“It is unreasonable to expect humans to stay reasonable”
Frant Gwo’s Chinese sci-fi action film The Wandering Earth (2019) is based on Liu Cixin’s 2000 novella of the same name. With a budget of only 50 million dollars, it has become the third highest-grossing non-English film of all time.
In the distant future, the Sun is about to inhale and obliterate Earth. To prevent the extinction of mankind, the uninhabitable planet, whose populace has been forced to live underground, is propelled far from the solar system. A sudden threat arises in the form of Jupiter’s gravitational pull. As it wreaks havoc on the Earth’s surface, it continues to drag the planet closer. Preventing the catastrophe becomes a struggle between optimism and despair, with Earth’s only hope resting in human empathy and insubordination.
The film’s visuals are nothing short of spactacular. So much so, that even the conventional storyline, weighed down by father-son melodrama and predictably sacrificial deaths, is digestible. The abundance of explosive colours and dynamic special effects makes the viewing experience a truly unique one. Its appeal rests somewhere between virtual reality and a stream of action sequences that, unlike most action movies, never stretch far enough to challenge the attention span of the film’s audience.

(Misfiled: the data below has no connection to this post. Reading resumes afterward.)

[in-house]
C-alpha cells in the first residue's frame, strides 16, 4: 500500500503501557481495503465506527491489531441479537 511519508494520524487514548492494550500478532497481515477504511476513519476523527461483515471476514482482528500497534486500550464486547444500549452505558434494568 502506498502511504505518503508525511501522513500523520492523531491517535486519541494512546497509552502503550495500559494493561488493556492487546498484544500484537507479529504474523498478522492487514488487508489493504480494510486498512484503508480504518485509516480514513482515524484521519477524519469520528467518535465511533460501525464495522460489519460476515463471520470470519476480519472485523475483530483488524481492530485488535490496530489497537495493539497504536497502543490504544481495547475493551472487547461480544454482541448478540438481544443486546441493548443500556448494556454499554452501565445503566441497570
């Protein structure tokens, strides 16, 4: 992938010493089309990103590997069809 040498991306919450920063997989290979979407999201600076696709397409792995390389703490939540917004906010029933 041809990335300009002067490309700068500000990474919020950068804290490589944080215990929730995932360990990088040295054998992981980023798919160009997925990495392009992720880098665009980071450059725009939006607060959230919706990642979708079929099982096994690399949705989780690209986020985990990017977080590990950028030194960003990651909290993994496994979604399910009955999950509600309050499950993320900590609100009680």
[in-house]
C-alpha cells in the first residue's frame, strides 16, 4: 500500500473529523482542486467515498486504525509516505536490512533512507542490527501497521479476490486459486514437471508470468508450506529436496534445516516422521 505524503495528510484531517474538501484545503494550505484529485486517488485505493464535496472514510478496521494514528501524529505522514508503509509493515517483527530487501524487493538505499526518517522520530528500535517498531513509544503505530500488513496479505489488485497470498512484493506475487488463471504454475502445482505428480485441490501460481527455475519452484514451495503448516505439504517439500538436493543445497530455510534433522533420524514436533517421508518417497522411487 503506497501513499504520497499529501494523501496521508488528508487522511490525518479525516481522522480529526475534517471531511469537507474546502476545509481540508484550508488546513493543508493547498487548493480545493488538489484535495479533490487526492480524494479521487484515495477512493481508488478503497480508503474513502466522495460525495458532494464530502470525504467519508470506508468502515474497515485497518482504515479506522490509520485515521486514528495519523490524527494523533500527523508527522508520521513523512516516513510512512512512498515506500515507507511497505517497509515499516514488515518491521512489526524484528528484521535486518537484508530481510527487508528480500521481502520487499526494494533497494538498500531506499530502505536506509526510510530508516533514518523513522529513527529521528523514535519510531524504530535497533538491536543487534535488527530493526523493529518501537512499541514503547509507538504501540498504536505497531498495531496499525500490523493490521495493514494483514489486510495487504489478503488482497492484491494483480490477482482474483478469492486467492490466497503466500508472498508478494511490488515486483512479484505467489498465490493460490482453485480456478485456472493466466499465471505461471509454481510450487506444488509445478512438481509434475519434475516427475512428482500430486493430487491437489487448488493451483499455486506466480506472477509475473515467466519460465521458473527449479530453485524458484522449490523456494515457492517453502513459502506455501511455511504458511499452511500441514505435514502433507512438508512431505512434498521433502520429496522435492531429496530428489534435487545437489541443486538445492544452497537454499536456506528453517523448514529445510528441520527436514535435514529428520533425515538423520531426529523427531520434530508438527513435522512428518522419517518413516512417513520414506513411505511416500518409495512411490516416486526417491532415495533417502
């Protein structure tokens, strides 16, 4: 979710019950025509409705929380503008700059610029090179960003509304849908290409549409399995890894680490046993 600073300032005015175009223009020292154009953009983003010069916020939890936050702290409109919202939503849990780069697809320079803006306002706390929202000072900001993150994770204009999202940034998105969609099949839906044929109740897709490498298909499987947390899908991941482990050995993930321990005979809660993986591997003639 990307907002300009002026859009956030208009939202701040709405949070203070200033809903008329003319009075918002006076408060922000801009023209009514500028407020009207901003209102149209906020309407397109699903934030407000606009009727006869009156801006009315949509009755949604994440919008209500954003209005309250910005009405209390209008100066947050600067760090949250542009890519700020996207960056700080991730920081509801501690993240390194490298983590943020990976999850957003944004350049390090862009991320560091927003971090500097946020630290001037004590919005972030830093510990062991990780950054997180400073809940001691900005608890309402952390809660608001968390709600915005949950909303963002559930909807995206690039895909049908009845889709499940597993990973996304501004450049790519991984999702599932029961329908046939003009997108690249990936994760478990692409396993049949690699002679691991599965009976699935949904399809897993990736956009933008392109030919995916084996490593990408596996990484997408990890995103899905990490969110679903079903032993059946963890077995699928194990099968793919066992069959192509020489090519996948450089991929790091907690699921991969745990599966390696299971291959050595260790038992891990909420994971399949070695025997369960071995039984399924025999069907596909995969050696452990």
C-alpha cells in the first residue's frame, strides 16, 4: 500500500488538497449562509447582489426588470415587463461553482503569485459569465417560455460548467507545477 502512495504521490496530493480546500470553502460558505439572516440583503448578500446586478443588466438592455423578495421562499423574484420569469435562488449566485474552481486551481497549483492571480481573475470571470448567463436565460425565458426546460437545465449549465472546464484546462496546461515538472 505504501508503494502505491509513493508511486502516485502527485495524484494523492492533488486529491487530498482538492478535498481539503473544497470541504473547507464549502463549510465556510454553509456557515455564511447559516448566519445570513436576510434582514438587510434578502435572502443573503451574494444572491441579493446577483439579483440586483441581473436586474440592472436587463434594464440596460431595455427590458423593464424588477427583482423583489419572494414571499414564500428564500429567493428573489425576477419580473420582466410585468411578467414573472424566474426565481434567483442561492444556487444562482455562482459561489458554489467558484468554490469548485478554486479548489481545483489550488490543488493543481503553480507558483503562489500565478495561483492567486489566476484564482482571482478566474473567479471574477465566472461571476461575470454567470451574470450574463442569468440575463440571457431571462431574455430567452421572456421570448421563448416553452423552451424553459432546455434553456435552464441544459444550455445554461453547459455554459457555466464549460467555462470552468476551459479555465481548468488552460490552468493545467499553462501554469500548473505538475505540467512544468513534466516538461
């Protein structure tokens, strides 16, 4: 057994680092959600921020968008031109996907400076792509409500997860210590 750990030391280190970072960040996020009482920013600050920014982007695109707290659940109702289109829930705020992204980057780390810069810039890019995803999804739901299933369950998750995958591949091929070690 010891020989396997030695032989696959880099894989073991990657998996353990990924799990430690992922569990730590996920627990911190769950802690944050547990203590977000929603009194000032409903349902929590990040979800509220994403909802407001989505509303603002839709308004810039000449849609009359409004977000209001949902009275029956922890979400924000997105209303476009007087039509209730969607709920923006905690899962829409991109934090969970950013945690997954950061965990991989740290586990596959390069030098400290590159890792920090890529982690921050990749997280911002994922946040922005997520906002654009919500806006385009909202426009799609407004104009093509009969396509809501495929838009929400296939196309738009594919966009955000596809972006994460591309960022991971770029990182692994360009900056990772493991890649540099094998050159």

The first half of The Wandering Earth has to be endured patiently. Its purpose is almost entirely expositional, which reduces the film’s fast-paced transitions to a torrent of complex explanations. There is quite a poignant reference to the kind of behaviour that led to Earth’s environmental crisis in the first place, encompassed in the words: “everyone was concerned about that thing called money”.
The biting temperatures on the Earth’s surface, and the sights that accompany the protagonists’ journey to the top, are reminiscent of Roland Emmerich’s The Day After Tomorrow (2004). The other sources of inspiration for the film’s triteness are quite evident. They include a strong endorsement of the final rescue mission in the Wachowski siblings’ The Matrix Revolutions (2003), the shooting-in-the-air scene in Kathryn Bigelow’s Point Break (1991), and a sharp nod to Mother, the AI navigation system in Ridley Scott’s Alien (1979). It comes in the form of Moss, the computer responsible for steering the space station that has to witness the horrors on Earth from afar.
Its introduction seems like an obvious, if somewhat perfunctory, reference to the contrast between the human spirit, and the coldness of machines. The only time this is interpreted on a deeper level is when the humans’ responsibility for programming the cruel will of the machines is emphasised. To balance out the wooden somberness of The Wandering Earth, the film toys around with some humour – mostly in the form of a vodka-smuggling Russian astronaut – and one-liners like: “let’s ignite Jupiter”.
In concluion, The Wandering Earth fails to present a compelling narrative full of twists and turns, and many viewers may end up feeling quite emotionally detached from the storyline in general. The film does, however, maintain control of its pacing and editing, providing a satiating feast for the eyes.